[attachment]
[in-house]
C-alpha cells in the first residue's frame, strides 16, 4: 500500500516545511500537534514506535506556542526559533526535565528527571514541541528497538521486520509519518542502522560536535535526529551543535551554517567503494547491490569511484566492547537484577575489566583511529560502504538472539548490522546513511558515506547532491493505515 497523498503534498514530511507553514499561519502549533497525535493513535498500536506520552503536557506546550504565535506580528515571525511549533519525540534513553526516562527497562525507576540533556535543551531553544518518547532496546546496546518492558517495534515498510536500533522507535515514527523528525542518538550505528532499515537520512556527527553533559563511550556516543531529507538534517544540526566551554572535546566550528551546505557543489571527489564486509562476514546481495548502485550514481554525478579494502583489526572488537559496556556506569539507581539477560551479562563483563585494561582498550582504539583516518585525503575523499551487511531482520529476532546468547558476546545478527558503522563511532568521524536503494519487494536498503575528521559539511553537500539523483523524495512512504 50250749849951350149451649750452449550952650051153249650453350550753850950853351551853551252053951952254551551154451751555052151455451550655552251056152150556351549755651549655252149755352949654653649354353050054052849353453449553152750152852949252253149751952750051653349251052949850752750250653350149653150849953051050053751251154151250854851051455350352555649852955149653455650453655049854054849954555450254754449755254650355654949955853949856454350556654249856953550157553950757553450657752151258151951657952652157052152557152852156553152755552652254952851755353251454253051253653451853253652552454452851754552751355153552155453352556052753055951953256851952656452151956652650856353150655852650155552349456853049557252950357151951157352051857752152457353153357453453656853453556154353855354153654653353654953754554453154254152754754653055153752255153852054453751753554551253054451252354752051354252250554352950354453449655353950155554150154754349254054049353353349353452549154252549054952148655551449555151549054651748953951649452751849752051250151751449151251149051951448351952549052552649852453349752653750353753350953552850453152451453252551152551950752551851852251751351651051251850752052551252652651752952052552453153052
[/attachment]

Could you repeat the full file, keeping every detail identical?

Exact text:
[in-house]
C-alpha cells in the first residue's frame, strides 16, 4: 500500500516545511500537534514506535506556542526559533526535565528527571514541541528497538521486520509519518542502522560536535535526529551543535551554517567503494547491490569511484566492547537484577575489566583511529560502504538472539548490522546513511558515506547532491493505515 497523498503534498514530511507553514499561519502549533497525535493513535498500536506520552503536557506546550504565535506580528515571525511549533519525540534513553526516562527497562525507576540533556535543551531553544518518547532496546546496546518492558517495534515498510536500533522507535515514527523528525542518538550505528532499515537520512556527527553533559563511550556516543531529507538534517544540526566551554572535546566550528551546505557543489571527489564486509562476514546481495548502485550514481554525478579494502583489526572488537559496556556506569539507581539477560551479562563483563585494561582498550582504539583516518585525503575523499551487511531482520529476532546468547558476546545478527558503522563511532568521524536503494519487494536498503575528521559539511553537500539523483523524495512512504 50250749849951350149451649750452449550952650051153249650453350550753850950853351551853551252053951952254551551154451751555052151455451550655552251056152150556351549755651549655252149755352949654653649354353050054052849353453449553152750152852949252253149751952750051653349251052949850752750250653350149653150849953051050053751251154151250854851051455350352555649852955149653455650453655049854054849954555450254754449755254650355654949955853949856454350556654249856953550157553950757553450657752151258151951657952652157052152557152852156553152755552652254952851755353251454253051253653451853253652552454452851754552751355153552155453352556052753055951953256851952656452151956652650856353150655852650155552349456853049557252950357151951157352051857752152457353153357453453656853453556154353855354153654653353654953754554453154254152754754653055153752255153852054453751753554551253054451252354752051354252250554352950354453449655353950155554150154754349254054049353353349353452549154252549054952148655551449555151549054651748953951649452751849752051250151751449151251149051951448351952549052552649852453349752653750353753350953552850453152451453252551152551950752551851852251751351651051251850752052551252652651752952052552453153052